TLC turns abandoned boy into shining star
Johannesburg - Third-year law student, Lions rugby sevens player, varsity cup rugby, coach and mentor are seldom accolades associated with a 22-year-old, let alone one who was found abandoned in a public toilet in Soweto when he was 2 weeks old.
But Joshua Jarvis, thanks to early retrieval and a safe environment at The Love of Christ ministries (TLC), is today a strapping young man with a successful past and a promising future.
“I have been very fortunate in my life. My 18 brothers and sisters too – we aren’t a statistic and were given a chance at life,” said Joshua.
He was adopted by Thea Jarvis of TLC, after he spent his first year at the home along with his “twin brother”, another abandoned baby named Reuel who is now studying at Edinburgh University.
Thea adopted a total of 19 babies and has five of her own children.
“A nurse found me and took me to Baragwanath Hospital. And soon after that Thea brought me to TLC,” said Joshua.
Pippa Jarvis, Joshua’s sister, said he had always had a temper but being part of a family helped him to channel it.
“Josh has a controlled rage that he has used to his advantage to prove to the world that he could do things and it has helped him achieve. He puts every ounce of his energies into winning – he was named Speedy when he was a boy. That rage could have been a curse in any other situation.”
Joshua discovered a passion for rugby in his teens and nurtured it at St David’s Marist brothers Inanda. Today, as a third-year student at Wits, he still coaches at the school and plays for Wits.
Pippa believes children need to belong to a family rather than live in an institution.
“It is very important for the children to be raised with an understanding of what it is to mean something, to be brought up with values like loyalty, honour and integrity. If Joshua had been raised in an environment that wasn’t nurturing, that anger could have been dangerous.”
Joshua was home-schooled for three years early on and then attended a string of schools before settling at St David’s. He hopes to do his honours in politics next year and ultimately make his mark in the business world.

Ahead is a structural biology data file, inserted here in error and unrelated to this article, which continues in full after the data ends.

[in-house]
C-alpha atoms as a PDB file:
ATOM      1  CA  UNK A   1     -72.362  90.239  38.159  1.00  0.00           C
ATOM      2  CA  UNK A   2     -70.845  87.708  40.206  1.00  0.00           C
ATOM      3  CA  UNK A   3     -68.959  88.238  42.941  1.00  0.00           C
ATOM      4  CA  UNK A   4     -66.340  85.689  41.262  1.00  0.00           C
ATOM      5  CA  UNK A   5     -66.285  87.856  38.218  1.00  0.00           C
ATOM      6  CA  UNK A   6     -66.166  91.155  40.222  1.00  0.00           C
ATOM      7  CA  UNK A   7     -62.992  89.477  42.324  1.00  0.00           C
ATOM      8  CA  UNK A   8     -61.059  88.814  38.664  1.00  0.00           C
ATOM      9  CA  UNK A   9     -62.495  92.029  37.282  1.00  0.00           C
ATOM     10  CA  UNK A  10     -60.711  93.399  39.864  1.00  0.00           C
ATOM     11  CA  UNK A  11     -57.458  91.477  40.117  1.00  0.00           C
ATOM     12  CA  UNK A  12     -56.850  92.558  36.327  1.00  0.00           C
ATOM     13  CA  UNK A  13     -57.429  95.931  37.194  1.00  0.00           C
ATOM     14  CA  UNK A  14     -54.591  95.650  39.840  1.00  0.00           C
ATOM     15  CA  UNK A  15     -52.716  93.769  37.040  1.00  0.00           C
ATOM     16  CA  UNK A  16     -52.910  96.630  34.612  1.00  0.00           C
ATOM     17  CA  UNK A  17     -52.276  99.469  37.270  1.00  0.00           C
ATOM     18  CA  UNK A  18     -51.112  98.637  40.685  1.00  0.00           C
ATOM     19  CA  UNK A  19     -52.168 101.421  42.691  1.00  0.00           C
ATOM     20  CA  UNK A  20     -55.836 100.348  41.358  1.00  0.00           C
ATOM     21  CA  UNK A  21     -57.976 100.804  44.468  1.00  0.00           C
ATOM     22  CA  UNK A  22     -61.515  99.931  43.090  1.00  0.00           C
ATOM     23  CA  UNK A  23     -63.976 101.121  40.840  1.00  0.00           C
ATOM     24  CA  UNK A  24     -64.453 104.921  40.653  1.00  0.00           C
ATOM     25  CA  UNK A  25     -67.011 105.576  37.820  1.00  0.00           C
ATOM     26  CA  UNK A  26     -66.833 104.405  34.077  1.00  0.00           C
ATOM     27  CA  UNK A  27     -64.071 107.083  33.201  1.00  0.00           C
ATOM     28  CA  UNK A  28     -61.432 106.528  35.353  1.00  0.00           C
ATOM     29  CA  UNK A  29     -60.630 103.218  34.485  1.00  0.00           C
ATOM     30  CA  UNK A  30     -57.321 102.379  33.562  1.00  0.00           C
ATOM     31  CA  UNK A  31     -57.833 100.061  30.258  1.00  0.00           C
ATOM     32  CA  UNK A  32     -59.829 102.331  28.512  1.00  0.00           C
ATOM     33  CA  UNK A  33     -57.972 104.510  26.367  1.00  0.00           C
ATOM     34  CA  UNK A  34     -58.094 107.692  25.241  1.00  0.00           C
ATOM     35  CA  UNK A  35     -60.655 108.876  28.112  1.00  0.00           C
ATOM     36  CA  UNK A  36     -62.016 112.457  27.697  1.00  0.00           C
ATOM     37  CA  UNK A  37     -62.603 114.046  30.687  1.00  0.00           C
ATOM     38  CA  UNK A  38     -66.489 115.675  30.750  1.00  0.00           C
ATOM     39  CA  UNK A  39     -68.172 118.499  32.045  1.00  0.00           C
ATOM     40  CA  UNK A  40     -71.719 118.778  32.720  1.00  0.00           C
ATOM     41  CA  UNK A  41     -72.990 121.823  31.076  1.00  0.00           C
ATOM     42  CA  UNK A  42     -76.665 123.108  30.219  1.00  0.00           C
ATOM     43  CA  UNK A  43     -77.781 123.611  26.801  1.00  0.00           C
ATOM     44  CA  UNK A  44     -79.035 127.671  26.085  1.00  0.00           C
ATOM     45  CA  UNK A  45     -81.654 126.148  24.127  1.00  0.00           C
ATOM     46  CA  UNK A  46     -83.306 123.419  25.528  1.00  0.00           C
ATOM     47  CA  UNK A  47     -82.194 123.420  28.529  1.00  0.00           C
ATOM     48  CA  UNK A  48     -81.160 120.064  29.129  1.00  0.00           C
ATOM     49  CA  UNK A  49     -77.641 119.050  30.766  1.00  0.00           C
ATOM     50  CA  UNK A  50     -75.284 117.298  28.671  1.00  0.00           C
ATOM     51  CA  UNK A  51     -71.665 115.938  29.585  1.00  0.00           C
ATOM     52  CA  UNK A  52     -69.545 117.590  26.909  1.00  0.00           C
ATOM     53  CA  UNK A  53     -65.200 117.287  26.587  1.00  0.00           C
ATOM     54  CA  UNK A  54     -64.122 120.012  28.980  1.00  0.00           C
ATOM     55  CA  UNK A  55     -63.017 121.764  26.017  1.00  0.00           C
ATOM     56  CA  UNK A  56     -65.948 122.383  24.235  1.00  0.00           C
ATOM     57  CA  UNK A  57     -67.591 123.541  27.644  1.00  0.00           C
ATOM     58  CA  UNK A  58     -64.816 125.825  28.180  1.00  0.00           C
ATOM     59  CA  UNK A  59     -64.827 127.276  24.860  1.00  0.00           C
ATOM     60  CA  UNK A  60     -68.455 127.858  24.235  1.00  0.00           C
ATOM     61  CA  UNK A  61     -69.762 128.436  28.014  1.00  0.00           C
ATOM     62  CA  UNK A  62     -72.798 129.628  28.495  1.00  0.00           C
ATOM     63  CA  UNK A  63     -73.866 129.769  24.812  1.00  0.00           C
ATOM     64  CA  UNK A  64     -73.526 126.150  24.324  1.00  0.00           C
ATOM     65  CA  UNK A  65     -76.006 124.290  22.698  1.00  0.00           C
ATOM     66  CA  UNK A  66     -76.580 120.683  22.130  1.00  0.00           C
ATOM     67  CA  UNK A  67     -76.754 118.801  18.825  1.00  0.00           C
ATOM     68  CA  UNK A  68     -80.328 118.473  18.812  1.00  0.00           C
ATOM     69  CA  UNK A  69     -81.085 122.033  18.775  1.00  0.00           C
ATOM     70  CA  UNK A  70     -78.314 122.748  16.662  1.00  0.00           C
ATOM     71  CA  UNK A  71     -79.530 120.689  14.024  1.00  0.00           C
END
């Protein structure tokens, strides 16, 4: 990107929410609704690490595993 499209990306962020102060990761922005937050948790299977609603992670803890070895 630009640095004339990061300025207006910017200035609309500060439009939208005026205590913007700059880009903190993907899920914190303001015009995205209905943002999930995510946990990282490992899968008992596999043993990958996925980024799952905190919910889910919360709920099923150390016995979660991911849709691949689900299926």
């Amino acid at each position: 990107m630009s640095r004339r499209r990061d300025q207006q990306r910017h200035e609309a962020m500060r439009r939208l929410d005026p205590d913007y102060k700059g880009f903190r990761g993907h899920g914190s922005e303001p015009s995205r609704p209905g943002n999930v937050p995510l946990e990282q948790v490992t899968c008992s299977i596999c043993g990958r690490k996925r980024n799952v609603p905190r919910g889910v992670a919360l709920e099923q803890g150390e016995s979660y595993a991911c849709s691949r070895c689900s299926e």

Joshua and Reuel were the first two babies Thea adopted when she started TLC 23 years ago. Pippa said it was a pity that few South Africans adopted children, saying Joshua had been such a blessing.
“Each and every child that comes through TLC is a miracle. Josh has treasured life and sees it as a blessing.”
In the 23 years that TLC has opened its doors to abandoned and adoptive babies, the organisation has successfully homed more than 800 children who started life among the abandoned children statistics.
Pippa and Thea Jarvis head up the safe haven and, despite working closely with the authorities, said they had no official numbers and that officials were overwhelmed by the problem.
Ninety percent of the newborns they receive are babies found abandoned in the veld, in dustbins, pit latrines and public toilets.
A further 5 percent are babies whose adoptions have been signed off by the mother and the remaining 5 percent are children removed from dangerous circumstances. According to Pippa, 95 percent of the babies are newborns who spend their first few months in the cosy “Nest”.
Pippa said the trend had changed from rescuing babies from risky situations like dustbins and toilets to a marked increase in babies being left in places where the bundle was more likely to be found. This includes areas close to police stations, “hole in the wall” care homes, and near hospitals.
“Their first instinct is that a hospital will be able to help and we get most of our calls from here. The police stations often send us night referrals as people aren’t prepared to drive,” she said.
Pippa believes there are no real statistics for the number of babies rescued, or those found dead.
“The police are so overwhelmed that an abandoned child is not a vital case.”
Despite the legalisation of abortion, the number of abandoned babies remains steady and she has seen an increase in premature babies born to underage girls unable to carry to full term.
Most of the rescued babies are brought to the Nest within days or hours of being found. Pippa said early intervention and fast collection could have a big impact on their personality.
“You can see how intervention in the first few days, even moments, can help the children with anxieties that are triggered later in life,” she said.